On Thursday night following the U.S. airstrike on Syria, the Pentagon released a statement outlining details about the missile strike you may not have heard elsewhere. Jeff Davis, a Pentagon spokesman, went over what time the missiles were launched, where they landed, and why they were ordered. In light of the fact that such missions may continue until the Assad regime is toppled, it's important to stay up-to-date on the government's viewpoint.
Davis said the airstrike was carried out around 8:40 p.m. ET, or 4:40 a.m. in Syria and involved a total of 59 Tomahawk missiles, which were launched from the Mediterranean Sea. More importantly, Davis explained why the United States chose to target the Shayrat Airfield in the Homs province specifically. Davis wrote:
The strike was a proportional response to Assad's heinous act. Shayrat Airfield was used to store chemical weapons and Syrian air forces. The U.S. intelligence community assesses that aircraft from Shayrat conducted the chemical weapons attack on April 4. The strike was intended to deter the regime from using chemical weapons again.
Making it clear that the United States will no longer tolerate the "use of chemical weapons against innocent people," Davis added that the damage caused by the airstrike is still being evaluated. Even so, it's expected that it has "severely damaged or destroyed Syrian aircraft and support infrastructure and equipment" used to carry out the chemical attack on Tuesday.
Though Davis ensured that the United States informed Russia of the attack on Syria before it happened — Russia is one of Assad's allies and has stood by him, even following the deadly gas attack on innocent civilians — some Americans fear the airstrike could spark a war or signal heavier military involvement in the war-torn country. At the same time, however, pressure has been mounting on the Trump administration to take action against the atrocities happening in Syria.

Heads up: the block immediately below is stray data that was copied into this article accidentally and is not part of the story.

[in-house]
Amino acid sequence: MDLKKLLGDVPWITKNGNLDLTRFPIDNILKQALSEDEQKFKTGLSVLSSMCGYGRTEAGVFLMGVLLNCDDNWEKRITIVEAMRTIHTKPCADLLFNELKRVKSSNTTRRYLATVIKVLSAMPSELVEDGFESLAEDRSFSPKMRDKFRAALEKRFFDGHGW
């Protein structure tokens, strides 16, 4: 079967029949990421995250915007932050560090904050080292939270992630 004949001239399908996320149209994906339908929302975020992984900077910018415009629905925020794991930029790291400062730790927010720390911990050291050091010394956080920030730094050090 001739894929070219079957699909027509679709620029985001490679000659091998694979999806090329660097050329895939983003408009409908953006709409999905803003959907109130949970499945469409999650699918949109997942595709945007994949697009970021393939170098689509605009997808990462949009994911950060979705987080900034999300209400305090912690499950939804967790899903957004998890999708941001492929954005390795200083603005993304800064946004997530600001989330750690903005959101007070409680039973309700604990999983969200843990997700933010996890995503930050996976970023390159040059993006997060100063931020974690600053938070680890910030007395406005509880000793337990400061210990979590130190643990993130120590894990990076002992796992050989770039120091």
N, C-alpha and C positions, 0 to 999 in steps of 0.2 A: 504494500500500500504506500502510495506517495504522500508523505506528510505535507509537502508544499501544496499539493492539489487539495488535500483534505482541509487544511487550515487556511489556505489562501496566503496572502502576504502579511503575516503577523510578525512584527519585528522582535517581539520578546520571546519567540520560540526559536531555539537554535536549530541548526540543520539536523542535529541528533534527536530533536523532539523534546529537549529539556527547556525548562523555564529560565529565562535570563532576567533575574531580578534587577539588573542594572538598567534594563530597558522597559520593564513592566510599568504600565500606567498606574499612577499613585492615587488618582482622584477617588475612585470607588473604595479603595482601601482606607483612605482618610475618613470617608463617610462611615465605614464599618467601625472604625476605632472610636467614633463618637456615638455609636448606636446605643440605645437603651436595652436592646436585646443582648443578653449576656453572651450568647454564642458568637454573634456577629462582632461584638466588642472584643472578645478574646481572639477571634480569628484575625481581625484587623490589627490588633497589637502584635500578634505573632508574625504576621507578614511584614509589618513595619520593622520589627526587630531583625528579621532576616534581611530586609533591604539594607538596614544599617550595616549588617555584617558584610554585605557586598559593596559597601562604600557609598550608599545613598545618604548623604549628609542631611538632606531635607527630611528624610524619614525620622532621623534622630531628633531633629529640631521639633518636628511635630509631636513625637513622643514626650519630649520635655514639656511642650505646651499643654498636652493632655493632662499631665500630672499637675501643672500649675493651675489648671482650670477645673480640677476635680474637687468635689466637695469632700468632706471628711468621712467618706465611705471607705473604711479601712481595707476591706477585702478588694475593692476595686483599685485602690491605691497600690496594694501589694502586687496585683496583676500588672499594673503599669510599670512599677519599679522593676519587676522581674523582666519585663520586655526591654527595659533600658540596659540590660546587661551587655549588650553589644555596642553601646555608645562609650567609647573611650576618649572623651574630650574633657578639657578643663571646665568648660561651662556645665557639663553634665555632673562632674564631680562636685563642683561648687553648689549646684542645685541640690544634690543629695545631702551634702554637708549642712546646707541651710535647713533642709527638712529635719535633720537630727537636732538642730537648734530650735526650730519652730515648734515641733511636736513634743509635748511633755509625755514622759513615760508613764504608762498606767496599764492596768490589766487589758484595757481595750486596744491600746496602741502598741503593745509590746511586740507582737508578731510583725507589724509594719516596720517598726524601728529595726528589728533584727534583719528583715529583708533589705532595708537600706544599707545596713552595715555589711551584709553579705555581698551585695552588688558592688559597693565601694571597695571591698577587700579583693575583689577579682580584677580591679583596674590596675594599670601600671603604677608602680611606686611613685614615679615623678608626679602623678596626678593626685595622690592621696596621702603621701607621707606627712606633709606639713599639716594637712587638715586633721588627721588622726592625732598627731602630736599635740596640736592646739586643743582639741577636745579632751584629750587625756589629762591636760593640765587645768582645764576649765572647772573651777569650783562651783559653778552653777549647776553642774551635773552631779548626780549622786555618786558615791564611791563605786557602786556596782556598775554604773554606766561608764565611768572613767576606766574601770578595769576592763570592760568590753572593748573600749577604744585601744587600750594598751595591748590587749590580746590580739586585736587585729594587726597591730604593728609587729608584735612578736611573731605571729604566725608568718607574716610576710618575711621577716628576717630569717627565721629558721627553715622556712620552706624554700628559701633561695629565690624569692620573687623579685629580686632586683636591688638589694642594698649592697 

In fact, just hours before the Syrian airstrike was announced, Senator John McCain released a statement urging the Trump administration to take action, claiming that the international community would have to stand behind him if he were to do so:
This is a test of the new administration, but also for our entire country. Assad is trying to see what he can get away with. The rest of the region and the world is also watching to see how our country will respond, and what that means for them. There is plenty that Democrats and Republicans in Washington disagree on. But in this instance, we must show the world that we are still capable of putting aside our differences and doing the right thing. If the President is willing to take the necessary action, he deserves broad bipartisan support, and we will help build it.
Whether or not the international community takes a stand alongside the United States has yet to be seen, though the U.K. government has already deemed the strike an "appropriate response."